Cone-plate viscometric studies of neutrophil adhesion to the endothelial ligands E-selectin and ICAM-1
McIntire, Larry V.
Doctor of Philosophy
Neutrophil adhesion to endothelium is prerequisite for extravasation and localization at inflammatory sites. In the vasculature this process occurs under conditions of hydrodynamic shear requiring that bonds formed between neutrophils and endothelium withstand forces imposed by flowing blood. In this work we investigated interactions of neutrophils with the endothelial ligands ICAM-1 and E-selectin. Detailed examination of the effects of hydrodynamic forces and molecular mechanisms of neutrophil adhesion to cell lines expressing these molecules was performed using cone-plate viscometry and two-color flow cytometry. The relative contributions of LFA-1 and Mac-1 to the dynamics and strength of neutrophil adhesion to ICAM-1 varied with hydrodynamic conditions, activation state, and ICAM-1 expression. Target cells expressing ∼1000 ICAM-1 sites/mum2 were captured with an efficiency of 0.15 at 100s-1. An eight-fold increase in ICAM-1 surface density doubled adhesion efficiency to ∼0.3 at low shear and increased the shear range over which adhesion occurred. The collisional contact duration required for successful capture was predicted to be ∼9ms for Ilow and ∼4ms for Ihigh. Shear alone was sufficient for LFA-1 mediated adhesion to ICAM-1 and fMLP stimulation boosted capture efficiency four-fold. Mac-1 was one-third as efficient in capture, but stabilized aggregates over several minutes of shear and at stresses exceeding 5 dyn/cm2. beta 2-integrin mediated adhesion to ICAM-1 appears to be a cooperative and sequential process of LFA-1-dependent capture followed by Mac-1-mediated stabilization. Studies with selectin transfectants indicated that tethering through E-selectin was more efficient than L-selectin in promoting beta2-integrin mediated adhesion. fMLP-stimulated neutrophils bound E-selectin at two-fold higher levels than L-selectin. Shear with E-selectin transfectants over a discrete range of shear rates (∼400 to 600s-1) induced adhesion of ∼30% of unstimulated neutrophils. This correlated with a 50% increase in Mac-1 expression within one minute. Treatment of neutrophils with a specific inhibitor of p38 MAP kinase decreased both of these processes to background levels, implicating a p38 pathway in transduction of intracellular signals induced by E-selectin binding. Together these studies provide evidence that neutrophil binding to endothelial ligands functions optimally under discrete hydrodynamic conditions, providing an intrinsic mechanism regulating the transition from transient tethering to stable but reversible adhesion.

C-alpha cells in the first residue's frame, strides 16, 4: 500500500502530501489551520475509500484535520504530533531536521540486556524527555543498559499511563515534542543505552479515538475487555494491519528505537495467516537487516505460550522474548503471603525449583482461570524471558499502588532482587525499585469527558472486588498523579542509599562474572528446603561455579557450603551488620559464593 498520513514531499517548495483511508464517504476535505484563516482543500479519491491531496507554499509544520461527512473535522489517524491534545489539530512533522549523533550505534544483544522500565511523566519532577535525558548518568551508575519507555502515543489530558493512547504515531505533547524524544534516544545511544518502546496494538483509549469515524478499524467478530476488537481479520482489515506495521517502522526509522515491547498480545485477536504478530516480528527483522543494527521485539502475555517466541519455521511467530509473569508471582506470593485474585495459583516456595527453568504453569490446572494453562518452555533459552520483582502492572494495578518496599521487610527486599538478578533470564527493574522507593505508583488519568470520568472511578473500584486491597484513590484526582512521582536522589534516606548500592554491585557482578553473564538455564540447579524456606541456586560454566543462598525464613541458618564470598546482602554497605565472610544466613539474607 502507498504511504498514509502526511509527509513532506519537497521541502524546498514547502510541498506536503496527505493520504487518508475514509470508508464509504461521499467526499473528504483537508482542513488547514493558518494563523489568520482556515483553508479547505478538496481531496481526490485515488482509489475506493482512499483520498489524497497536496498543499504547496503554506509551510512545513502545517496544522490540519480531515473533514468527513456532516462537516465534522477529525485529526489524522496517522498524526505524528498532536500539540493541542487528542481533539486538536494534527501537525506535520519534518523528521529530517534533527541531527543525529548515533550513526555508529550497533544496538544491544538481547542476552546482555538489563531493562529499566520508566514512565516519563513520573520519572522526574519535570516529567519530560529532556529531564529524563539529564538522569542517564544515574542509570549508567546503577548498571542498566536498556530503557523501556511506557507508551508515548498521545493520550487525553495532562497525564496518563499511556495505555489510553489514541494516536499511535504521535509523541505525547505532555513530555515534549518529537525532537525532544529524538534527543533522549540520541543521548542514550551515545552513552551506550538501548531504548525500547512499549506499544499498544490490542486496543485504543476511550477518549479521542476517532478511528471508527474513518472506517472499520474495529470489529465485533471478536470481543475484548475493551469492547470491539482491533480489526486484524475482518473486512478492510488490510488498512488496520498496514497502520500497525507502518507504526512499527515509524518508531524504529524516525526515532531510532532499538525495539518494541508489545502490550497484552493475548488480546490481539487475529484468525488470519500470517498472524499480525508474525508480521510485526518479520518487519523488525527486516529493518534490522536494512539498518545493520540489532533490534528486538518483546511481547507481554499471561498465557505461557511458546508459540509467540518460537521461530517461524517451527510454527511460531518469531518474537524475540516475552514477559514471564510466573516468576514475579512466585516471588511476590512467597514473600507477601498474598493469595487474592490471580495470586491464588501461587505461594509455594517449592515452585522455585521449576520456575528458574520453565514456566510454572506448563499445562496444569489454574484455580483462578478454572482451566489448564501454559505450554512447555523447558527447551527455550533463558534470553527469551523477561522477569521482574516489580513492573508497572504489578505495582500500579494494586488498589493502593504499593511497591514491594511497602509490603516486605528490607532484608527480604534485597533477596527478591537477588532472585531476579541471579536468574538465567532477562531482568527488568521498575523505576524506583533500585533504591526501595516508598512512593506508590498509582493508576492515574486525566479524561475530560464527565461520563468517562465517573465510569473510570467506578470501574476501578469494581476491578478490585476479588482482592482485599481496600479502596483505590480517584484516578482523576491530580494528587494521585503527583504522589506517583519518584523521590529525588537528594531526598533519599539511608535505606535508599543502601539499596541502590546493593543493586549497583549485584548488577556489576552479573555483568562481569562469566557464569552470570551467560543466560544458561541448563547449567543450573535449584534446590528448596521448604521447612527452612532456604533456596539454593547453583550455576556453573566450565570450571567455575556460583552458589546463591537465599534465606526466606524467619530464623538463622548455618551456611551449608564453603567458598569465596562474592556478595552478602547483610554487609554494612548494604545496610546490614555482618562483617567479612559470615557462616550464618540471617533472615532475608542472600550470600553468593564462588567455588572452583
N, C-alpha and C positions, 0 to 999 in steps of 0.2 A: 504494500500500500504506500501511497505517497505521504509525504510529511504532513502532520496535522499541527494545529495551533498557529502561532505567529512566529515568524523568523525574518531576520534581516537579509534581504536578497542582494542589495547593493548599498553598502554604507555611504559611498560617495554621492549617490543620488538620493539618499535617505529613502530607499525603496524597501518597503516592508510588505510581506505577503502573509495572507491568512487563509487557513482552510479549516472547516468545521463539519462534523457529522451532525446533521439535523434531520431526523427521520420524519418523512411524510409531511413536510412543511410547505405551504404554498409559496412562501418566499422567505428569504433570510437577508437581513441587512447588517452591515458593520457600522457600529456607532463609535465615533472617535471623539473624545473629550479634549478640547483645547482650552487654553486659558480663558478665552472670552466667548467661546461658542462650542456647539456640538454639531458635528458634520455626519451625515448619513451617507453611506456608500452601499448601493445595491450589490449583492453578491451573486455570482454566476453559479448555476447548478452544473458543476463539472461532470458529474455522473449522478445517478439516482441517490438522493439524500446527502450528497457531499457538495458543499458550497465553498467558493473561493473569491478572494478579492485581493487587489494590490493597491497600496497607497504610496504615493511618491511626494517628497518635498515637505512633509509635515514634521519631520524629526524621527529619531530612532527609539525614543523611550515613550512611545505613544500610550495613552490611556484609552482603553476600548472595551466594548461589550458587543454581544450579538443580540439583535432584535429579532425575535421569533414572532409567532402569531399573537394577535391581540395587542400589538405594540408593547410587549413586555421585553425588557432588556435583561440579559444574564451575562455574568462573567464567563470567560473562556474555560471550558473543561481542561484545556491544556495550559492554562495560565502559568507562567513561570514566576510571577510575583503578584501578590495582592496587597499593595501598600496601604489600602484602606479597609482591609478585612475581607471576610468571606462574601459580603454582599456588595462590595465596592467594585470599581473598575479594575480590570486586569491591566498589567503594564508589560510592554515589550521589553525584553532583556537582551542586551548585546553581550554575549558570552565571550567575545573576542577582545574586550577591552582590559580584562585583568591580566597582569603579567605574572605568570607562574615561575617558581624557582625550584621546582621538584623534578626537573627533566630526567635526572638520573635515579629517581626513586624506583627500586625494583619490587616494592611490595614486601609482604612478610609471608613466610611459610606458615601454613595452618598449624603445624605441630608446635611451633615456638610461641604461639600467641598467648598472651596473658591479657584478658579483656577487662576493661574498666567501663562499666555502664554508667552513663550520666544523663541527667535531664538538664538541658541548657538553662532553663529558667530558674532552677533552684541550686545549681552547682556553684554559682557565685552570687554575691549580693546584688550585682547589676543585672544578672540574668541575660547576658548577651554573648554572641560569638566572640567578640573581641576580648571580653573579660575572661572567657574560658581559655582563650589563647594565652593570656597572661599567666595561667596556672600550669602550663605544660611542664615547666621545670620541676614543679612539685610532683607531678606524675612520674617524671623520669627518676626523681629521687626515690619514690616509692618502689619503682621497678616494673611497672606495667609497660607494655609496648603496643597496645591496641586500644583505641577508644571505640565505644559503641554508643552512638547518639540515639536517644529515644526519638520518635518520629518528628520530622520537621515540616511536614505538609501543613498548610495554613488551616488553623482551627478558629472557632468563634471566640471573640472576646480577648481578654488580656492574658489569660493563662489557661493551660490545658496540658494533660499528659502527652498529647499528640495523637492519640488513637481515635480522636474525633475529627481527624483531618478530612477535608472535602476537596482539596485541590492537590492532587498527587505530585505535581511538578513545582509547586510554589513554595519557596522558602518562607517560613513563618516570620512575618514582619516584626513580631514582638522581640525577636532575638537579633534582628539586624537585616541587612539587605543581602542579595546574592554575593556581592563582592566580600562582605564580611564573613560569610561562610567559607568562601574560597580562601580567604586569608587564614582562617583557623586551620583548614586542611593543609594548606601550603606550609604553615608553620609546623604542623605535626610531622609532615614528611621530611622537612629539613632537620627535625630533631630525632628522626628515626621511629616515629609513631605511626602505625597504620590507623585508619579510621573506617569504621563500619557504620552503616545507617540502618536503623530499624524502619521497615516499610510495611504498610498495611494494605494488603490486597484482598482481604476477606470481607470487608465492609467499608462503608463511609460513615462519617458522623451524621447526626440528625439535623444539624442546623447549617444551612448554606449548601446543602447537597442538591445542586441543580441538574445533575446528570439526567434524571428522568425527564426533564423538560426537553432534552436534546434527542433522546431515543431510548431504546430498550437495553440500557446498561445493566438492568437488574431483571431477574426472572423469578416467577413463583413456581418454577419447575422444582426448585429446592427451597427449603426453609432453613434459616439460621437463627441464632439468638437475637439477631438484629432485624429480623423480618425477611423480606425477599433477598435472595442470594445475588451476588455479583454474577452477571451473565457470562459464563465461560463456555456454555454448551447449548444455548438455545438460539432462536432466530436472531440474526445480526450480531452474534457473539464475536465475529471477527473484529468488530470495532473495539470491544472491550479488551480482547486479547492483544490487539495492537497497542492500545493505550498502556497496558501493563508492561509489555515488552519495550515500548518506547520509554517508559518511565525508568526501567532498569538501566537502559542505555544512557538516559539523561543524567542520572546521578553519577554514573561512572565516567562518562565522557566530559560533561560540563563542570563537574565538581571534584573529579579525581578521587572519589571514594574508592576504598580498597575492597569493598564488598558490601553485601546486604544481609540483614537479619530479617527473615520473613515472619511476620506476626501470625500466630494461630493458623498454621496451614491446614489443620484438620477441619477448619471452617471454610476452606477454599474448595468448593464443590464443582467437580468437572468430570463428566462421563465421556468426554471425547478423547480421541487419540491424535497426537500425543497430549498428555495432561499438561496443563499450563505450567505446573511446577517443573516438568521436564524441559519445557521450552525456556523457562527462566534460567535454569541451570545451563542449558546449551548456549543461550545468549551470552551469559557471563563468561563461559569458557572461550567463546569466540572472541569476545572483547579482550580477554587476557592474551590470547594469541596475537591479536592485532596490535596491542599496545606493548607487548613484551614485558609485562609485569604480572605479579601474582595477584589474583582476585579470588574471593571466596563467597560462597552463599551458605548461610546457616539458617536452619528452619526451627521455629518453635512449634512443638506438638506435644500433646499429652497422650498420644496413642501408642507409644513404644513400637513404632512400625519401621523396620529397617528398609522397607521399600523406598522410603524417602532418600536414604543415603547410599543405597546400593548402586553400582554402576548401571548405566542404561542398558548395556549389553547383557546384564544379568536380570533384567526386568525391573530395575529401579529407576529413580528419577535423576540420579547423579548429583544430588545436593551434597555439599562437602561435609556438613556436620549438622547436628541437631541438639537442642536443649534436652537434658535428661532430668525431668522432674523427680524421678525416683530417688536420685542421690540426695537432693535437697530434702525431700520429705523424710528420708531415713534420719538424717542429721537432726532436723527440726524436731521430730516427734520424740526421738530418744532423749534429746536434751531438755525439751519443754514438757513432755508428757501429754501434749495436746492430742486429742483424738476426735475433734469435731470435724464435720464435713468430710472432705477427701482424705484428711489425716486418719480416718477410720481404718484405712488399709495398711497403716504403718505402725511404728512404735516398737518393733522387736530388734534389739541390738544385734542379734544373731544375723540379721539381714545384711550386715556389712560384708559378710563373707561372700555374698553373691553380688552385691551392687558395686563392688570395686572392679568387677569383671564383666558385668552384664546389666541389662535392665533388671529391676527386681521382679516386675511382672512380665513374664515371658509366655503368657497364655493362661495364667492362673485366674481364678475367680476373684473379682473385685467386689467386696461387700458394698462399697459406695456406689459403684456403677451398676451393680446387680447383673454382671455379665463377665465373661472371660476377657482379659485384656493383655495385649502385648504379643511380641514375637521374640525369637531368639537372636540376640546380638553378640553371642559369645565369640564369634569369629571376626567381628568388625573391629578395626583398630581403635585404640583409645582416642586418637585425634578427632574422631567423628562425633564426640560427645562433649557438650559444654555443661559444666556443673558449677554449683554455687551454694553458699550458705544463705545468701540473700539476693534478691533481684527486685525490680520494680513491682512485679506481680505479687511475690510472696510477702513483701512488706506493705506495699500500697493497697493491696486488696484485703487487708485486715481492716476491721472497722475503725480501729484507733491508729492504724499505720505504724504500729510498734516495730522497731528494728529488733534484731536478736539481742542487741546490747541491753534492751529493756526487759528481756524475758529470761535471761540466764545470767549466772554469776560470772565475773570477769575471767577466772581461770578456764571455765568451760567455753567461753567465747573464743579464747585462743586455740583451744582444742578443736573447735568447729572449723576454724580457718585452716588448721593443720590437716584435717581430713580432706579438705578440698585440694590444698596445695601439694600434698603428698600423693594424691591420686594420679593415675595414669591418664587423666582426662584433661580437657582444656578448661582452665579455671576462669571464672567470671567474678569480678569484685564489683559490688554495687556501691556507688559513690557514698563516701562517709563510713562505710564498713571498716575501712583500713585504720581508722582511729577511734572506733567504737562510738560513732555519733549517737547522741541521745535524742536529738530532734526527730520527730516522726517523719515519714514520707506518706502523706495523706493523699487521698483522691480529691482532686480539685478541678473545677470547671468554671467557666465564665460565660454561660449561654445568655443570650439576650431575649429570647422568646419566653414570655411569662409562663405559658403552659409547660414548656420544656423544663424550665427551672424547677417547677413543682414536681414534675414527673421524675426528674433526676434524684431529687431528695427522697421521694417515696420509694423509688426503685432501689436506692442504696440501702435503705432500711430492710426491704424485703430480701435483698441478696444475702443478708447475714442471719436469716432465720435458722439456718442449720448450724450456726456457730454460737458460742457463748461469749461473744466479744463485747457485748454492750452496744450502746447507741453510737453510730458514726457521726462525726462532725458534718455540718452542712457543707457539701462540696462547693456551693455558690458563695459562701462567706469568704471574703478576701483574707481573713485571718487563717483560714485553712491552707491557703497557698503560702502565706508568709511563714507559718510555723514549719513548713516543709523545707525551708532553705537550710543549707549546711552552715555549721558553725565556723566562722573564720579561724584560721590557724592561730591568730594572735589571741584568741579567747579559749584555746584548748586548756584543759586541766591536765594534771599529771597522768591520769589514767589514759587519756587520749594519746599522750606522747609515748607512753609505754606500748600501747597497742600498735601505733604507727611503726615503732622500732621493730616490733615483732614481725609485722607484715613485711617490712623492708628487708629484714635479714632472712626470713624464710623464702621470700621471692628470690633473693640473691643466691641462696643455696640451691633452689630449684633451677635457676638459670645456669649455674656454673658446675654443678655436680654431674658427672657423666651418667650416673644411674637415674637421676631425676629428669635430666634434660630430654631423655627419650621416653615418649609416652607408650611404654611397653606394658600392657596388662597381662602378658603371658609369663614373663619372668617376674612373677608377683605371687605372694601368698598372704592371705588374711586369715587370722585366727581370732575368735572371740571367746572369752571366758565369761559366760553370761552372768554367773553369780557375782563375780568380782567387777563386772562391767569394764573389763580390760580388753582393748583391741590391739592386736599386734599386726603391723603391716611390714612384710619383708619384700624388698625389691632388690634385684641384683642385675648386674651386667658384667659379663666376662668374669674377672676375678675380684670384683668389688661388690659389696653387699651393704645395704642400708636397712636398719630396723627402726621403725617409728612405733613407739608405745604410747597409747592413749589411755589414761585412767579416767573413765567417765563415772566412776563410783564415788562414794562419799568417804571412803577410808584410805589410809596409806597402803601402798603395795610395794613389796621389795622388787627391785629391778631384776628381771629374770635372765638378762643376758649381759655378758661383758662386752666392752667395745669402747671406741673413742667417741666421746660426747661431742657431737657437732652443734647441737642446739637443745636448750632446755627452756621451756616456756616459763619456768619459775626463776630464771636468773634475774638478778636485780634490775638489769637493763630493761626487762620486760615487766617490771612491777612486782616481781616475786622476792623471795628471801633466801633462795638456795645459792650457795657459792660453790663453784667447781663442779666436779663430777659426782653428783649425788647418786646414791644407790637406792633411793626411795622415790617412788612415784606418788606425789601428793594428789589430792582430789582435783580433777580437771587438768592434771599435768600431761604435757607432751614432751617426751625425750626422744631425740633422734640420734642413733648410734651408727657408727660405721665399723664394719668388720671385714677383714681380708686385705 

Biomedical engineering; Chemical engineering; Computer science